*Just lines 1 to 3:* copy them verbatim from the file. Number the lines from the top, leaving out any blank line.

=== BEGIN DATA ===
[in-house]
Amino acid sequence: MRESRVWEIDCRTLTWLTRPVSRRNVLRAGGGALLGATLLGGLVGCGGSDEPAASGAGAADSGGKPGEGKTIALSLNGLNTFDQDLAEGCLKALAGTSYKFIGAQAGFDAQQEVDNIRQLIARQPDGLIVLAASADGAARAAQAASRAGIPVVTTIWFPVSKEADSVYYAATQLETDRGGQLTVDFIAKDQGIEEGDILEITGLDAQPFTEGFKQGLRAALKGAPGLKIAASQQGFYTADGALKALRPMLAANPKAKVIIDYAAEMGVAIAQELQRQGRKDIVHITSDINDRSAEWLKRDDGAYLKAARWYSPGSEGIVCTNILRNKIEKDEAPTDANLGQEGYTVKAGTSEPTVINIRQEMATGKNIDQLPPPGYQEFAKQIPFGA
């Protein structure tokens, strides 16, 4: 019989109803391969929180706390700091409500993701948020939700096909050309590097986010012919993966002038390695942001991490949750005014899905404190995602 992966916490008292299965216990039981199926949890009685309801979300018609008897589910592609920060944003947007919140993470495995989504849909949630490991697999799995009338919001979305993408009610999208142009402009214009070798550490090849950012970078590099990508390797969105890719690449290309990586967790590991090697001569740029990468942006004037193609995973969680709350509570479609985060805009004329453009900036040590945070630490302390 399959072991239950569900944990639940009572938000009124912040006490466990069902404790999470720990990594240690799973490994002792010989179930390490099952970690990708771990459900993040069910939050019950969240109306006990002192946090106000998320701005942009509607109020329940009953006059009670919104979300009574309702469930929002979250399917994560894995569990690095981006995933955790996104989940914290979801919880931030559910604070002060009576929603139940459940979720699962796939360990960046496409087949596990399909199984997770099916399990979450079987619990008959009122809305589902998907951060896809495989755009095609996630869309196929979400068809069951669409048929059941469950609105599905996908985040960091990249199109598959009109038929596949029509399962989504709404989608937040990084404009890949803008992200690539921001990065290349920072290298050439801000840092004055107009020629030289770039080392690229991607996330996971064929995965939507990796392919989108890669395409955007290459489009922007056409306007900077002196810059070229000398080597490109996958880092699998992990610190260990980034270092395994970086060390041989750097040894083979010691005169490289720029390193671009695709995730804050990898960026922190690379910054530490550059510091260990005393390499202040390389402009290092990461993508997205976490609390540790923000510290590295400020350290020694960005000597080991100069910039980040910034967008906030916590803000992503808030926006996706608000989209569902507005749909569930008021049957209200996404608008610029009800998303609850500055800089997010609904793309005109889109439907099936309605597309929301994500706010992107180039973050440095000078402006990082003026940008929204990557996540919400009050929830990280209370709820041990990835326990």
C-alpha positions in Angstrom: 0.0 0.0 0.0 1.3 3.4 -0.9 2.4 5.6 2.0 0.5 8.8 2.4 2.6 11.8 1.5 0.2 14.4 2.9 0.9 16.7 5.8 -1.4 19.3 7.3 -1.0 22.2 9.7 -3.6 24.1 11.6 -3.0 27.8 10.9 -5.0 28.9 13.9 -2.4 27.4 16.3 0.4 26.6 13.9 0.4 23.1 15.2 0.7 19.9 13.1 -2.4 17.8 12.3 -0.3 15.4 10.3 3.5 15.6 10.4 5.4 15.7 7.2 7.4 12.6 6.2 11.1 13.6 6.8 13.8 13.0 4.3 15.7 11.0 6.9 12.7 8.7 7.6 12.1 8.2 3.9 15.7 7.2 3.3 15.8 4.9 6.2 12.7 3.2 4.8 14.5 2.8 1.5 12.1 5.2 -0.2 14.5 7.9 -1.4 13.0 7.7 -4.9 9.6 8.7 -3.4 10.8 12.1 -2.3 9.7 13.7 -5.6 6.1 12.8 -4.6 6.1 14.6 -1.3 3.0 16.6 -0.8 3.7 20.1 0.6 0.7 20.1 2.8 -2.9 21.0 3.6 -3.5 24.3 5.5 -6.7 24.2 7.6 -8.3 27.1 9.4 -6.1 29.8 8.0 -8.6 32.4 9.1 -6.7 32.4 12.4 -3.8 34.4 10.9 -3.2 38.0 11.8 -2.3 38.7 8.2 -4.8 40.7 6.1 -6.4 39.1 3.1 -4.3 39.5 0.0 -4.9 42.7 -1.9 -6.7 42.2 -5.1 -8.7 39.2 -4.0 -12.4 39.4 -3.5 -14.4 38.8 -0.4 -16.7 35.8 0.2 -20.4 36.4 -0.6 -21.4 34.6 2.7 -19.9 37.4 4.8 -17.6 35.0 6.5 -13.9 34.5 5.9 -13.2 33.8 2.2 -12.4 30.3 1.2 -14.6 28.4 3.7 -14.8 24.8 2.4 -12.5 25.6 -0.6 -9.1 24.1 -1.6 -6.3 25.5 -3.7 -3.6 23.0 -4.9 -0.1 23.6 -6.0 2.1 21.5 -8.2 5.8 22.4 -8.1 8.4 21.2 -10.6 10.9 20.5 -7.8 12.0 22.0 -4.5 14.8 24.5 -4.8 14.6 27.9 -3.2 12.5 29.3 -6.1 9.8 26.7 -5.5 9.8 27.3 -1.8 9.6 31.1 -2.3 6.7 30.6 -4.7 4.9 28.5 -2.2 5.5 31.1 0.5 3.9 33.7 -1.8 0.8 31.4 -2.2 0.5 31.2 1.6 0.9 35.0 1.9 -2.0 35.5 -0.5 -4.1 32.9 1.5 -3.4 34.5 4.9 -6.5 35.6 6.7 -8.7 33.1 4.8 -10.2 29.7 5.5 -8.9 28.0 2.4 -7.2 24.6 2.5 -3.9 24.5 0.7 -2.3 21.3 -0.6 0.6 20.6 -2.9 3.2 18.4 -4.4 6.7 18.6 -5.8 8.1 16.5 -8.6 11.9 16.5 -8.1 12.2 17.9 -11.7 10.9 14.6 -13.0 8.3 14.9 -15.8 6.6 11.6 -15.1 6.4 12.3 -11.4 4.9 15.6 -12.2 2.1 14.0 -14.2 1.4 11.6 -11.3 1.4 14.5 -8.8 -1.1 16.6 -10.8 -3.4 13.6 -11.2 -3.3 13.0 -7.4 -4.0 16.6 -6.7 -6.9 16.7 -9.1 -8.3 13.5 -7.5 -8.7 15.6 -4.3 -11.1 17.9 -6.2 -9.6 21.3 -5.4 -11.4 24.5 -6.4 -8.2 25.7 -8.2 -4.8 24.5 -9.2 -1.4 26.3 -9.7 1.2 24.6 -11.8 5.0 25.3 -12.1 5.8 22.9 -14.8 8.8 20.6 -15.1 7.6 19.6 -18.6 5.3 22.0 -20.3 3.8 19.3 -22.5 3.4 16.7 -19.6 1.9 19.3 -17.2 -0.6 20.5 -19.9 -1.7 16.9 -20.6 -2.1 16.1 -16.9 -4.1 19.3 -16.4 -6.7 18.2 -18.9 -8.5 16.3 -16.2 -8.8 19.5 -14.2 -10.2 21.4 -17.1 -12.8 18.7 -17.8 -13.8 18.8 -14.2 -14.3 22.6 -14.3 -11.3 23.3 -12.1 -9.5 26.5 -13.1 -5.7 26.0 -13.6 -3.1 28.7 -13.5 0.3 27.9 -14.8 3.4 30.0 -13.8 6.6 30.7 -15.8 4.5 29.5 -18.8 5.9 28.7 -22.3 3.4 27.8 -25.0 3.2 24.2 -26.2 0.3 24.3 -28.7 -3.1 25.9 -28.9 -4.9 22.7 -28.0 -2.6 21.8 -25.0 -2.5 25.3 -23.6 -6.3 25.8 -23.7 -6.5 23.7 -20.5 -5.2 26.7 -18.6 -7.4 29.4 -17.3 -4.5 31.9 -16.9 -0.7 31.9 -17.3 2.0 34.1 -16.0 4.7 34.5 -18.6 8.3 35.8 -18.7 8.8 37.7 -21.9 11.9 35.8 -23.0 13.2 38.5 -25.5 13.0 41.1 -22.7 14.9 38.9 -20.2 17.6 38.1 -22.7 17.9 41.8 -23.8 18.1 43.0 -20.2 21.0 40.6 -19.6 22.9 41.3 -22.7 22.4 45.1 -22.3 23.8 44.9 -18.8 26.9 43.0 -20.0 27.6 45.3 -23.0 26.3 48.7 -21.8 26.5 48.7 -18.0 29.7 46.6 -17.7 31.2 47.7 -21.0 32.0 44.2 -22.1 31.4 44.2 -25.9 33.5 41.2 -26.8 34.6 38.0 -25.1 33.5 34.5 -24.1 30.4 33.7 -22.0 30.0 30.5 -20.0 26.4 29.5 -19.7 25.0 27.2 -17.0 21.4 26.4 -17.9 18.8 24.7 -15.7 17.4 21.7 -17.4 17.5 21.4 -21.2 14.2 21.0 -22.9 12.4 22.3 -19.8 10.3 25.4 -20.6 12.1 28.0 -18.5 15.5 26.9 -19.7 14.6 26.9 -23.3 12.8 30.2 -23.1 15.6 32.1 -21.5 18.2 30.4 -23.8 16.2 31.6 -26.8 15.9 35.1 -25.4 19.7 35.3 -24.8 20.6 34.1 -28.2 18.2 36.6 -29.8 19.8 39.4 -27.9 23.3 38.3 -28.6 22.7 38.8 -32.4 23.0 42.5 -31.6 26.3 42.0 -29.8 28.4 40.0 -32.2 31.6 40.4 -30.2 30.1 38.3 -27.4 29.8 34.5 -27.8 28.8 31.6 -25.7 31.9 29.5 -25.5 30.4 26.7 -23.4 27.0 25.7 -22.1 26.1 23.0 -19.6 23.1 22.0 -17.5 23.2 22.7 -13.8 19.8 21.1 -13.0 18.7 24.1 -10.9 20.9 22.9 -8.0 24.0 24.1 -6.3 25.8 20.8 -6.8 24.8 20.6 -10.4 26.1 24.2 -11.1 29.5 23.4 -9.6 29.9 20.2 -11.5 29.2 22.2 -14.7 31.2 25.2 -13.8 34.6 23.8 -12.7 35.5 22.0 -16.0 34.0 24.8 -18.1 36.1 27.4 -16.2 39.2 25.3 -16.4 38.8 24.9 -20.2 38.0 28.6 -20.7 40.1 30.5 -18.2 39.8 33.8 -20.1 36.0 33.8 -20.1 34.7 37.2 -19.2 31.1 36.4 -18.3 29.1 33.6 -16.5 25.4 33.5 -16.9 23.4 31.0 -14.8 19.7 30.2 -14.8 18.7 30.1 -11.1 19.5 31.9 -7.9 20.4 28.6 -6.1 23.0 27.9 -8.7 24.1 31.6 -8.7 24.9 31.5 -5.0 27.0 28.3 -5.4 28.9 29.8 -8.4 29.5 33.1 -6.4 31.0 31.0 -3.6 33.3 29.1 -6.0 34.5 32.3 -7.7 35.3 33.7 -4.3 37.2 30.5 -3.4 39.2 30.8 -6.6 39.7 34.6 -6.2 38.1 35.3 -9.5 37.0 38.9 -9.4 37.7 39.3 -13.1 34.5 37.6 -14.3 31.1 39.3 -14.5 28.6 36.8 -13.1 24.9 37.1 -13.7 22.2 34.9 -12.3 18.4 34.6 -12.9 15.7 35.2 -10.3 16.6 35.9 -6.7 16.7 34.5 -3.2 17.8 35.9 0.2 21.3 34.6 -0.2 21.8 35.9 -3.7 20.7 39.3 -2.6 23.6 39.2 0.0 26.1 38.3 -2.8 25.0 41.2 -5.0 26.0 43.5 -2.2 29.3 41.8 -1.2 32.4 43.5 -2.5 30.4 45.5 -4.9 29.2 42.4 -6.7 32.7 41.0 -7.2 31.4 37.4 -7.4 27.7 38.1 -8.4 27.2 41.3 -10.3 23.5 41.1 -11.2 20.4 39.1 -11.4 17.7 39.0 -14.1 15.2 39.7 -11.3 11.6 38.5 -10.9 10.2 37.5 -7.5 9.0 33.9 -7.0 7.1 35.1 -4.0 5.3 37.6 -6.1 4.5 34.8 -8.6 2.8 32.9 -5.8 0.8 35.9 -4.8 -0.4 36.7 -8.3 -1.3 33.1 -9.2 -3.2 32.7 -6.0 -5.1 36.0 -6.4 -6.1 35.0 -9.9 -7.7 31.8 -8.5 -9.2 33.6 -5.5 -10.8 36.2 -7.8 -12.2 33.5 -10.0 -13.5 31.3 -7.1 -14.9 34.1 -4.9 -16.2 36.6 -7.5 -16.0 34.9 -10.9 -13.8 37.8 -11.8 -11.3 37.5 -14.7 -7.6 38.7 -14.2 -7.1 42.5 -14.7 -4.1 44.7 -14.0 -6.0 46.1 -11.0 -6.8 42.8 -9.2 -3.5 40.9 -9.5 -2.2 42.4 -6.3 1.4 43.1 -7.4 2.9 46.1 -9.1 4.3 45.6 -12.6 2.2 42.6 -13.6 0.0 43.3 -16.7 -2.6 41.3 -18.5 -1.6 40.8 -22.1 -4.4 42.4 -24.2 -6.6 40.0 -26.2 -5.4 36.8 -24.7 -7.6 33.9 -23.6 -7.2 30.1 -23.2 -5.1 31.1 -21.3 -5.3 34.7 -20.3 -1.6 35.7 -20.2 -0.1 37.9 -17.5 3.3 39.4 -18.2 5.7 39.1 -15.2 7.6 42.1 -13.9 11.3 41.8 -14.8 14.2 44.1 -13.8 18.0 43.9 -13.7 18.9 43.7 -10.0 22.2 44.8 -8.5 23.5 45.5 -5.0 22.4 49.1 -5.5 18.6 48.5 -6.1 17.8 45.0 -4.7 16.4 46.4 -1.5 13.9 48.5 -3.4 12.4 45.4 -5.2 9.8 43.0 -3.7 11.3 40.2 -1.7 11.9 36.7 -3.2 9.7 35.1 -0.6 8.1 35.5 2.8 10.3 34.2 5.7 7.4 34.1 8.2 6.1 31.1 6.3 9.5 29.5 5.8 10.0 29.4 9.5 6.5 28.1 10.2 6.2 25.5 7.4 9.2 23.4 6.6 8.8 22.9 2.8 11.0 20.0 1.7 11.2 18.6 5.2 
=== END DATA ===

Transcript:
[in-house]
Amino acid sequence: MRESRVWEIDCRTLTWLTRPVSRRNVLRAGGGALLGATLLGGLVGCGGSDEPAASGAGAADSGGKPGEGKTIALSLNGLNTFDQDLAEGCLKALAGTSYKFIGAQAGFDAQQEVDNIRQLIARQPDGLIVLAASADGAARAAQAASRAGIPVVTTIWFPVSKEADSVYYAATQLETDRGGQLTVDFIAKDQGIEEGDILEITGLDAQPFTEGFKQGLRAALKGAPGLKIAASQQGFYTADGALKALRPMLAANPKAKVIIDYAAEMGVAIAQELQRQGRKDIVHITSDINDRSAEWLKRDDGAYLKAARWYSPGSEGIVCTNILRNKIEKDEAPTDANLGQEGYTVKAGTSEPTVINIRQEMATGKNIDQLPPPGYQEFAKQIPFGA
């Protein structure tokens, strides 16, 4: 019989109803391969929180706390700091409500993701948020939700096909050309590097986010012919993966002038390695942001991490949750005014899905404190995602 992966916490008292299965216990039981199926949890009685309801979300018609008897589910592609920060944003947007919140993470495995989504849909949630490991697999799995009338919001979305993408009610999208142009402009214009070798550490090849950012970078590099990508390797969105890719690449290309990586967790590991090697001569740029990468942006004037193609995973969680709350509570479609985060805009004329453009900036040590945070630490302390 399959072991239950569900944990639940009572938000009124912040006490466990069902404790999470720990990594240690799973490994002792010989179930390490099952970690990708771990459900993040069910939050019950969240109306006990002192946090106000998320701005942009509607109020329940009953006059009670919104979300009574309702469930929002979250399917994560894995569990690095981006995933955790996104989940914290979801919880931030559910604070002060009576929603139940459940979720699962796939360990960046496409087949596990399909199984997770099916399990979450079987619990008959009122809305589902998907951060896809495989755009095609996630869309196929979400068809069951669409048929059941469950609105599905996908985040960091990249199109598959009109038929596949029509399962989504709404989608937040990084404009890949803008992200690539921001990065290349920072290298050439801000840092004055107009020629030289770039080392690229991607996330996971064929995965939507990796392919989108890669395409955007290459489009922007056409306007900077002196810059070229000398080597490109996958880092699998992990610190260990980034270092395994970086060390041989750097040894083979010691005169490289720029390193671009695709995730804050990898960026922190690379910054530490550059510091260990005393390499202040390389402009290092990461993508997205976490609390540790923000510290590295400020350290020694960005000597080991100069910039980040910034967008906030916590803000992503808030926006996706608000989209569902507005749909569930008021049957209200996404608008610029009800998303609850500055800089997010609904793309005109889109439907099936309605597309929301994500706010992107180039973050440095000078402006990082003026940008929204990557996540919400009050929830990280209370709820041990990835326990």